The New York State Office of Cannabis Management released the names of 600 cities, towns, and villages that opted out from either hosting an adult use retailer, consumption site, or neither in late January, affecting where cannabis sales take place in the state.
Importantly, the opt out option applies only to cannabis sales; production, growing, and manufacturing were not included. Experts say the number of opt out municipalities is likely to dwindle as the adult use market ramps up.
Municipalities had until December 31, 2021 to pass local laws requesting the state to opt their jurisdiction out of hosting these kinds of licenses.
The top five counties with jurisdictions that opted out of cannabis sales are: Nassau (38), Westchester (31), Orange (28), Chautauqua (27), Jefferson (22).
Nassau County on Long Island has a population of 1.39 million people, north suburban Westchester County has 1 million people, and Orange County, just north and west of Westchester, has around 400,000 residents. These suburban counties are of particular concern for aspiring dispensary owners since each municipality’s opt out narrows an already limited number of spaces available that don’t conflict with distance limitations for schools and churches.
Chautauqua County has 127,657 people and is located south of Buffalo, and Jefferson County has 116,721 people located in the far north Thousand Islands region. Population data is from the 2020 US Census.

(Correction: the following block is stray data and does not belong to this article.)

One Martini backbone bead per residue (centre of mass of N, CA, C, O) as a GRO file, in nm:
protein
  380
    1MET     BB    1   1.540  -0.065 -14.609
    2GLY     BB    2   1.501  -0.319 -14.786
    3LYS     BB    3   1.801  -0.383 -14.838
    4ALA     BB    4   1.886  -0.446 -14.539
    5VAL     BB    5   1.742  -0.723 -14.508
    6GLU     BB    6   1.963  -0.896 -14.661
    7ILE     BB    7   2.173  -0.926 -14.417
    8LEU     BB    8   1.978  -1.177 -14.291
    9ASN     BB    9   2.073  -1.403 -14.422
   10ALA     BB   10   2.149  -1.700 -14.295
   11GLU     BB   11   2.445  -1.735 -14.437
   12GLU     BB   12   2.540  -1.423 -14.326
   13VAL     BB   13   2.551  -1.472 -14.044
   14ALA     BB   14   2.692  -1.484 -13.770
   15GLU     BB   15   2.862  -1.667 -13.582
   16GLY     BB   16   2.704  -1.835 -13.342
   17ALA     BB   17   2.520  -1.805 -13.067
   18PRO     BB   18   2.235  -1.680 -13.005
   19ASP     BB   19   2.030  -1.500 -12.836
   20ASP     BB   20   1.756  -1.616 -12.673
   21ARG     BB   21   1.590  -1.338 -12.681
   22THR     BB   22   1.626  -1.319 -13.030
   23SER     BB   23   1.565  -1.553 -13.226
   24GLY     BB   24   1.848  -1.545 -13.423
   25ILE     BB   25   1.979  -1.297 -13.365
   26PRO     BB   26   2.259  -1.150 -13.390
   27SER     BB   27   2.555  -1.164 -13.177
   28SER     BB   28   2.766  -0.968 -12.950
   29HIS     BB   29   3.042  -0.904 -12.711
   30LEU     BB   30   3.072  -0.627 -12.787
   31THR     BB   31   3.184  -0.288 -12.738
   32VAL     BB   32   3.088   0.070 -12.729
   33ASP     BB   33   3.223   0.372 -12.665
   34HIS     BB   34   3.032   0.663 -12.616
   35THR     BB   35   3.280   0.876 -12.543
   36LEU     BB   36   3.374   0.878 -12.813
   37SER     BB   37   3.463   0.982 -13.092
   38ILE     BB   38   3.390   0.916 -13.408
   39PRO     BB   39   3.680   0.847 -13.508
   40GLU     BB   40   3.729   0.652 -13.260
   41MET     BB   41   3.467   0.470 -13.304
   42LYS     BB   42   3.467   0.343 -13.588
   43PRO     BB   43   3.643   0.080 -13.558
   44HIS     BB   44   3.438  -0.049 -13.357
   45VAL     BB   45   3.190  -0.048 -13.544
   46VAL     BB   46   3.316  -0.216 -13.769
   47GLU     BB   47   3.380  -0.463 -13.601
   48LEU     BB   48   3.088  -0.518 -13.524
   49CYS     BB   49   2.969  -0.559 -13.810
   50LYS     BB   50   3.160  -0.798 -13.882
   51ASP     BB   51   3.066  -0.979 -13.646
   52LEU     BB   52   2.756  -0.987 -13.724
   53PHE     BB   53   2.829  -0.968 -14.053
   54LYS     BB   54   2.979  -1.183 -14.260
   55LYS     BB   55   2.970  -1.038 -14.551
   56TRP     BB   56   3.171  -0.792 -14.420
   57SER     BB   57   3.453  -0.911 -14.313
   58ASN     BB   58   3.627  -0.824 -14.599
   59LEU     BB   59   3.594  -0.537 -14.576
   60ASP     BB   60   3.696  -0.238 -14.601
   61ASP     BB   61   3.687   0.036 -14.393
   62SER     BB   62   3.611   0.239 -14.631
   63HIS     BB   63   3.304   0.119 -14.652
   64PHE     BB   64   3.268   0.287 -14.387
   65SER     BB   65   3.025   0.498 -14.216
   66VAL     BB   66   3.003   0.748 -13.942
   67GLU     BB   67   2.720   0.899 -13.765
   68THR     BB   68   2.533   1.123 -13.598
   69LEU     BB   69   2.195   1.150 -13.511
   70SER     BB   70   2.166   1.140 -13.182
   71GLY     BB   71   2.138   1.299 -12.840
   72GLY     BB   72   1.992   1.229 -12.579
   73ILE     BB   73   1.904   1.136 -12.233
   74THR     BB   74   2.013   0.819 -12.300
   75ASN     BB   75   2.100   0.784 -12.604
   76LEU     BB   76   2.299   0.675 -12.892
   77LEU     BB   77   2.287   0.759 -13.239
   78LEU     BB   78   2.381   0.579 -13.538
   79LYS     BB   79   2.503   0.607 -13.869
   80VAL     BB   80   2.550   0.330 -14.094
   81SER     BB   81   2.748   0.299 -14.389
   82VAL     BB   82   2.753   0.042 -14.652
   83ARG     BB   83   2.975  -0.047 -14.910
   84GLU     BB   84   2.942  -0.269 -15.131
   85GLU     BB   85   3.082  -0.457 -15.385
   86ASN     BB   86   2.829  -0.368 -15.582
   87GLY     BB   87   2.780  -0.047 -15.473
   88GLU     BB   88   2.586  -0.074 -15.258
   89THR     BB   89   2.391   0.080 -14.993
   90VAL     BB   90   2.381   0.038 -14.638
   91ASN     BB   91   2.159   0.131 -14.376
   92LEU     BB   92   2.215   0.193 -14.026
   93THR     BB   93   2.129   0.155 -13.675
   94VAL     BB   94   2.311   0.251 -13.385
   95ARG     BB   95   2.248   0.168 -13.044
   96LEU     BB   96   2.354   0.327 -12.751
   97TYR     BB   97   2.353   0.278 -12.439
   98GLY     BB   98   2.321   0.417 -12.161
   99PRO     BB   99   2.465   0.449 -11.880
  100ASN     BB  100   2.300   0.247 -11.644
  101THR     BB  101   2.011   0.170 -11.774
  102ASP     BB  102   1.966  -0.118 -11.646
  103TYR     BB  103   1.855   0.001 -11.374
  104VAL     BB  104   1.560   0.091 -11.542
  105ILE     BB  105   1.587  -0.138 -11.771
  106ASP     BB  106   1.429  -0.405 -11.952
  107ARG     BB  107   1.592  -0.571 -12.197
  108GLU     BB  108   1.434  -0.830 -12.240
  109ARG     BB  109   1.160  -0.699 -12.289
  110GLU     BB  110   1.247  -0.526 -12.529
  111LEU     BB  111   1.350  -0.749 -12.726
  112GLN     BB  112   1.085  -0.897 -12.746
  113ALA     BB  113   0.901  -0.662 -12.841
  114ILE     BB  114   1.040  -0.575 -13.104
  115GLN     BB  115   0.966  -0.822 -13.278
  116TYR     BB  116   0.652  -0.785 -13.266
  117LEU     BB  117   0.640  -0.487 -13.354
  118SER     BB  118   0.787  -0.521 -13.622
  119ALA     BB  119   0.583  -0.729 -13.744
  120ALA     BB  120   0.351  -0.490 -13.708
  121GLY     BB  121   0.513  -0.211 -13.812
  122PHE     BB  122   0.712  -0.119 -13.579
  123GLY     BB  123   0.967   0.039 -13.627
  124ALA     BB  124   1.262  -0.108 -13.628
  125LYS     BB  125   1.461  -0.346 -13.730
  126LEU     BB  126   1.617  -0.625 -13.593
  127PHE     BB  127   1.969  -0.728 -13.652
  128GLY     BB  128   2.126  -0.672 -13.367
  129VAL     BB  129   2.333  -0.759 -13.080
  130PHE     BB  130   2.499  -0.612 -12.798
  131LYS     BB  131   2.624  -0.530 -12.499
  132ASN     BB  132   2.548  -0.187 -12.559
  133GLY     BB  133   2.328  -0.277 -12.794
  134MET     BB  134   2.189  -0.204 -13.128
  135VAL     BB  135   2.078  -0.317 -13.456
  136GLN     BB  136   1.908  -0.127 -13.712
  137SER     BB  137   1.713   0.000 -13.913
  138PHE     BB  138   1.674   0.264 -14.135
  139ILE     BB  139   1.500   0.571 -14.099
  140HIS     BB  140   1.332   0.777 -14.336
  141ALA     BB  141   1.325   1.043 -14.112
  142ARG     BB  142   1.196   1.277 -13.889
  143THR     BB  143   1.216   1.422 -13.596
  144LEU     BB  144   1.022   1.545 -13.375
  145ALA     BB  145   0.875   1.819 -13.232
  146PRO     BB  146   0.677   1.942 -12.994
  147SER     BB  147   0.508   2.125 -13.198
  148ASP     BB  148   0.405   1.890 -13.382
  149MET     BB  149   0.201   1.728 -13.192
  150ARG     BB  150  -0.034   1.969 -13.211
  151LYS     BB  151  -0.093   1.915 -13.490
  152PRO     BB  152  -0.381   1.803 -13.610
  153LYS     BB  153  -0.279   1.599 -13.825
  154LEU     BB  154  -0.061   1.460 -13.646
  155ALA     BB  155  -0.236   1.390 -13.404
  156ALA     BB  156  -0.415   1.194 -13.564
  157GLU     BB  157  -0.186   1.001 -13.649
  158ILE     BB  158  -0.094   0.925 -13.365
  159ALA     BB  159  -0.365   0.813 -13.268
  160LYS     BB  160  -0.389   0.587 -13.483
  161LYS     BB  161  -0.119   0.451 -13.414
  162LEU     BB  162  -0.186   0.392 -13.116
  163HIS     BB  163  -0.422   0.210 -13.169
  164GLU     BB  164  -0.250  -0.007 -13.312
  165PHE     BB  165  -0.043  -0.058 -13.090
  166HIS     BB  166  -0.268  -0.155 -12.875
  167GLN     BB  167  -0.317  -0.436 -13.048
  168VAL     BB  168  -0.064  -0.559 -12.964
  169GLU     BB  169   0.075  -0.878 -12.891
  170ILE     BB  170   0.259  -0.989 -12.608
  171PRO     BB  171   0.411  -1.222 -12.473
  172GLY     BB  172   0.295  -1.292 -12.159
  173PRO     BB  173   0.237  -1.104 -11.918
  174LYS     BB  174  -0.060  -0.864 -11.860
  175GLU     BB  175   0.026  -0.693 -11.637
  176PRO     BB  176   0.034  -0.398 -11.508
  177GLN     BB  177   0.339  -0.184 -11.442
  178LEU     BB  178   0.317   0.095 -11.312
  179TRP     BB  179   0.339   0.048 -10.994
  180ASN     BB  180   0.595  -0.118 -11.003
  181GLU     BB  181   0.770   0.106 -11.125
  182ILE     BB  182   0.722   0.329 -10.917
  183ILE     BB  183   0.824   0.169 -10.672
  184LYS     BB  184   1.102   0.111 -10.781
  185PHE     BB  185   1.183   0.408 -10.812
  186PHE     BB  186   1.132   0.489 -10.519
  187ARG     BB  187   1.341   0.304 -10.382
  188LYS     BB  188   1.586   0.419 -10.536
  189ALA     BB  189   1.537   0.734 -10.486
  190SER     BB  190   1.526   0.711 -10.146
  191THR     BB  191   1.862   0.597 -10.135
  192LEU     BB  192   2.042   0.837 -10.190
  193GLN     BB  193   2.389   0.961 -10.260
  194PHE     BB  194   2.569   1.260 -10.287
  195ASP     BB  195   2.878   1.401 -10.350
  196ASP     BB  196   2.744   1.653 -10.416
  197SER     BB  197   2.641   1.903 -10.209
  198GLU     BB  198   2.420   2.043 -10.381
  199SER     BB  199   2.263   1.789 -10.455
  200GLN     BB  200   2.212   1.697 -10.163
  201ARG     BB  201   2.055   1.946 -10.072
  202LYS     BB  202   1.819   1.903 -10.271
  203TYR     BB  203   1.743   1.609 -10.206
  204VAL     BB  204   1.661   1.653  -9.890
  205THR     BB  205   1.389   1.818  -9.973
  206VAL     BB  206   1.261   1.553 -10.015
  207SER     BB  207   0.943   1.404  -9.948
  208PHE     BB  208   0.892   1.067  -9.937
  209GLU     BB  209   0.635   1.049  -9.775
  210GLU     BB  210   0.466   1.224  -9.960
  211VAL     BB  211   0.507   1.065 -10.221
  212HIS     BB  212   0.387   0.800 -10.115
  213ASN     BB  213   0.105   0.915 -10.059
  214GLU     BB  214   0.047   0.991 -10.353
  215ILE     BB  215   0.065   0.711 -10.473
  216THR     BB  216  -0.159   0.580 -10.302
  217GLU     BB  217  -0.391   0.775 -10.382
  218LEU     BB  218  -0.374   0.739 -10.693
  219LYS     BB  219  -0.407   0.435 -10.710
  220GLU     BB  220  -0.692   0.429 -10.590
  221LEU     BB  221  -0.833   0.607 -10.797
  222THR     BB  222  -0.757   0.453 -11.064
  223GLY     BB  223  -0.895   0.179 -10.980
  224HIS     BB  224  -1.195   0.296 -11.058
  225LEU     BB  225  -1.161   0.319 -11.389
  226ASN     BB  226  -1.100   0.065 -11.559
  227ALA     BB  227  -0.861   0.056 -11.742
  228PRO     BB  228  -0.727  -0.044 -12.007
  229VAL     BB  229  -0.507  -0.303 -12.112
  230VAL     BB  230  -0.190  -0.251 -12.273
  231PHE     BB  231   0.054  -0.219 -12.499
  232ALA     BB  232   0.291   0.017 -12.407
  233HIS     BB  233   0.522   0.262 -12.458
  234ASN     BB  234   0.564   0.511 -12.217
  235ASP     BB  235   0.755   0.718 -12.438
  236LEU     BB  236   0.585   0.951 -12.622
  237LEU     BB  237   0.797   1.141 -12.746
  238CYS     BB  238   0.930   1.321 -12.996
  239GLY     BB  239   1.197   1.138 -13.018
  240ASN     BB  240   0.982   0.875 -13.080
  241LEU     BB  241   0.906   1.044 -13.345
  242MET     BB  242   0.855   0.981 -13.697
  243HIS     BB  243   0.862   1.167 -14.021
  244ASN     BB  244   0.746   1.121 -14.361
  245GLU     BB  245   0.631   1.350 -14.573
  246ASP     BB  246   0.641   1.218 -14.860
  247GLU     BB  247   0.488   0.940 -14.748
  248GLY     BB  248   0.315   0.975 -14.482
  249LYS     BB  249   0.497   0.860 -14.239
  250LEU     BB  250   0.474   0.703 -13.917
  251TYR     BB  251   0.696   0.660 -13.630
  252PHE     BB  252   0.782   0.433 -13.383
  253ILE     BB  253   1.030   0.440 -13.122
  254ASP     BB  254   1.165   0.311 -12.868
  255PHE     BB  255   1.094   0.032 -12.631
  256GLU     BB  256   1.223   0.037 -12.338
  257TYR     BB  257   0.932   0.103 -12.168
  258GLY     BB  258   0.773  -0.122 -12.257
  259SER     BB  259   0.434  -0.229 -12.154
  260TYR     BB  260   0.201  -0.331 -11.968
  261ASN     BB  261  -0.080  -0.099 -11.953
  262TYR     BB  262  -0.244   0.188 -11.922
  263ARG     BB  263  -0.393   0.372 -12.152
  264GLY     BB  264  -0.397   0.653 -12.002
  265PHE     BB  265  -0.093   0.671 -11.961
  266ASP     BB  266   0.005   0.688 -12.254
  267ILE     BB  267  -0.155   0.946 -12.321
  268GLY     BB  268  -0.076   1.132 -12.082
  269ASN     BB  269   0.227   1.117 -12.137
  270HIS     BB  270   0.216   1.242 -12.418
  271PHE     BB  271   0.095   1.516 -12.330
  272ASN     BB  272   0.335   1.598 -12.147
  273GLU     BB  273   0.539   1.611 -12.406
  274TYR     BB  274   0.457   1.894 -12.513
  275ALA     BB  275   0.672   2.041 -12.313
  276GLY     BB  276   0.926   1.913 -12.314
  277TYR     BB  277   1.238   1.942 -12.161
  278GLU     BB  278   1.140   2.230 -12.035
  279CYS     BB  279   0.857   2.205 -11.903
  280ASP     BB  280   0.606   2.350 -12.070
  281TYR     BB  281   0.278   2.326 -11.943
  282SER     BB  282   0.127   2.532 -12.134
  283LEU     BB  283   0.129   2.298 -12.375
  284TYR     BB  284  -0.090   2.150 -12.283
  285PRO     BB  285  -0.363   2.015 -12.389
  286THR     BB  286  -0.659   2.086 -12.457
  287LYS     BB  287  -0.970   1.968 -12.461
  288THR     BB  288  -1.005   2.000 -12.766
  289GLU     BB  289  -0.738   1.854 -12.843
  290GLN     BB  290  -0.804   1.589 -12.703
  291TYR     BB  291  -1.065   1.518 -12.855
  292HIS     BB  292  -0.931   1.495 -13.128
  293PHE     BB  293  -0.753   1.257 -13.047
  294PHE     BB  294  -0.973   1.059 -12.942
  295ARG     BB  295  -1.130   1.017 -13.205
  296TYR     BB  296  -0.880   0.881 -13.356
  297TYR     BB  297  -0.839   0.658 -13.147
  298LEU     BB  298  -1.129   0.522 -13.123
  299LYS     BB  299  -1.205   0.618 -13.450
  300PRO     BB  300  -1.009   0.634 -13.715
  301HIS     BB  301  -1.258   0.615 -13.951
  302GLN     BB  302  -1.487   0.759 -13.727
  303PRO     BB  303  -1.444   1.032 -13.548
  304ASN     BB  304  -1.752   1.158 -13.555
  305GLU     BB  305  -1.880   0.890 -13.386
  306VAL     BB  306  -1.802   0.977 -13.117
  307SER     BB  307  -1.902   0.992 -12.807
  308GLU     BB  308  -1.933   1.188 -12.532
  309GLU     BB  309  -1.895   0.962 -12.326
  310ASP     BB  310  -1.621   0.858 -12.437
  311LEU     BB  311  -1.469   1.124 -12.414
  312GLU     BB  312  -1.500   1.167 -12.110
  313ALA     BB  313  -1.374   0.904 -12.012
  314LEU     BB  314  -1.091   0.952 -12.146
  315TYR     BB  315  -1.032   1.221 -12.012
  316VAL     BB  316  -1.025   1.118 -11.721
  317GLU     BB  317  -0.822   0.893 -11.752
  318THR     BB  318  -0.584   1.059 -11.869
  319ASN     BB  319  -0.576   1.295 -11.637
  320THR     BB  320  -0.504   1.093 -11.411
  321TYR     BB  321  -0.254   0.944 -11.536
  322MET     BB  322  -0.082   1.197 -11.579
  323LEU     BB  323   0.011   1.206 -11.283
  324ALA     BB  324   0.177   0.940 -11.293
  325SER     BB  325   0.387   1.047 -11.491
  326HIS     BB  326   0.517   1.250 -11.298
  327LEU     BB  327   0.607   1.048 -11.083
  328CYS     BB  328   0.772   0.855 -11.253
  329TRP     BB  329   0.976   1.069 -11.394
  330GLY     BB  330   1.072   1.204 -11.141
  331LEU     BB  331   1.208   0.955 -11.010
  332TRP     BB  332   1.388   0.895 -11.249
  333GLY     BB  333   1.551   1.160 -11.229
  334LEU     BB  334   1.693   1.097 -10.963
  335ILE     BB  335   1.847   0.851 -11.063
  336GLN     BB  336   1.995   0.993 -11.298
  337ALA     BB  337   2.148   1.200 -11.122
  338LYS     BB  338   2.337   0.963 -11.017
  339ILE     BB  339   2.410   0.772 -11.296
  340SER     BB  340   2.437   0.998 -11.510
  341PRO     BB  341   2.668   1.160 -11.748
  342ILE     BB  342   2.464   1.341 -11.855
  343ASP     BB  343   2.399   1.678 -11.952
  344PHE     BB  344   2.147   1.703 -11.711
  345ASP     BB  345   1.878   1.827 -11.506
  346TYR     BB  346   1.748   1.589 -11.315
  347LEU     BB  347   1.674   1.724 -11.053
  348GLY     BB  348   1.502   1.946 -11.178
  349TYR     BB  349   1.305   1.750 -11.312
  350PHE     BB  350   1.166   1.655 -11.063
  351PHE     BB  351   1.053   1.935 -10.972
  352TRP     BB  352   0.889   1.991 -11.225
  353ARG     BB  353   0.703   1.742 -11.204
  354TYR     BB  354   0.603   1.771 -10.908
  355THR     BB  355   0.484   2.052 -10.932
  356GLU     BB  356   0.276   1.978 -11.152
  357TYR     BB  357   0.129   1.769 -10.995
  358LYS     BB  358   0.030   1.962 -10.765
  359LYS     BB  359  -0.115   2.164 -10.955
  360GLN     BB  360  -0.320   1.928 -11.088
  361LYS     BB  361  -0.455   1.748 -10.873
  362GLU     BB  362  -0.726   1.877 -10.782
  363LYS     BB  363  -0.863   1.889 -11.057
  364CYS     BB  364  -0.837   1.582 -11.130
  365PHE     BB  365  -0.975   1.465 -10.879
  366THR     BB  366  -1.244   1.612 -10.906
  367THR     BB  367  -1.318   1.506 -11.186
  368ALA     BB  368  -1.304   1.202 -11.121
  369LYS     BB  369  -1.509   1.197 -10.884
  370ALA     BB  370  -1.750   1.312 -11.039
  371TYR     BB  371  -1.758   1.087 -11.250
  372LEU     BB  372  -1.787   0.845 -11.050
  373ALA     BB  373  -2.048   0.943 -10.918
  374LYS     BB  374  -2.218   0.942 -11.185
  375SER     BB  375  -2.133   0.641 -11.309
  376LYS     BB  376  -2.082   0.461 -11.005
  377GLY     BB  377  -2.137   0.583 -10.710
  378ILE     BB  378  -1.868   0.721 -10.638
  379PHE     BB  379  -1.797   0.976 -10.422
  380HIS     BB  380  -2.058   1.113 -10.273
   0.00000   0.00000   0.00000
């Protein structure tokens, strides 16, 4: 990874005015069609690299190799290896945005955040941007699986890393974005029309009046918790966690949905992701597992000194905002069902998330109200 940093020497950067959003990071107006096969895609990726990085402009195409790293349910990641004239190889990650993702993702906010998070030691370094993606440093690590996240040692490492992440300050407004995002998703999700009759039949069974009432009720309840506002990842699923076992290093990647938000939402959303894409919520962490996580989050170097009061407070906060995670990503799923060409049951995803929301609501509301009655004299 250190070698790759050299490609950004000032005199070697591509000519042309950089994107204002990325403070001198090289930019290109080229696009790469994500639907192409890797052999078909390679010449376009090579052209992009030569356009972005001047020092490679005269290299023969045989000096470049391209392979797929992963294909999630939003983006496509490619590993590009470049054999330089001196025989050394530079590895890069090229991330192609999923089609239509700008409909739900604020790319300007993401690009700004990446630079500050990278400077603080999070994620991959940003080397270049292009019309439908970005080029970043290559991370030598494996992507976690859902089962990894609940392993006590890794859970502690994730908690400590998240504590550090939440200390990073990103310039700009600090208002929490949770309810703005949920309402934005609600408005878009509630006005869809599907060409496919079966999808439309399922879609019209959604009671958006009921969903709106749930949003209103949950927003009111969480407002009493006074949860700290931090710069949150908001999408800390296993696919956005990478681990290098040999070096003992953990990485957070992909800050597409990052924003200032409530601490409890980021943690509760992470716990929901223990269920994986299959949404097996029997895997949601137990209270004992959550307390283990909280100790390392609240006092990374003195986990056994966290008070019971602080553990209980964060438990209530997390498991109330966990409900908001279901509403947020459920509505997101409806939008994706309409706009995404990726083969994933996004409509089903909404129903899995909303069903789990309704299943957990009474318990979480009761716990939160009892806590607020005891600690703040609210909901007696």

The regions of Watertown and Utica were sparsely speckled with opt out jurisdictions compared to the rest of the state.
Heather Trela, of The Rockefeller Institute of Government in New York has been maintaining a Marijuana Opt Out Tracker. She says the actual numbers reported by the state may be lagging behind, as her data shows that 769 local governments have opted out of dispensaries and 884 have opted out of consumption sites.
“They have the official state filings, where mine was based on actual local laws that were passed or by talking to municipalities. It’s possible that the numbers will be a little bit different,” Trela told Grown In. “The Office of Cannabis Management has the official results, but I think they’re planning to put out updated numbers at some point to reflect some of the late comers, those who have their local laws at the end of December and were subject to a permissive referendum. There was a 45 day period where they could have a referendum.”
The Office of Cannabis Management’s data is based on the information provided by localities when they filed their local laws with the office as required under the Marihuana Regulation and Taxation Act, a spokesperson said in an email to Grown In.
Customers in counties with a high number of municipalities that opted out could still benefit from delivery services that are allowed in the state, but it’s likely to be cost prohibitive for some, Trela said.
The number of local governments that have opted out may change over time, she said, as the state has clarified license requirements and regulations, Trela said.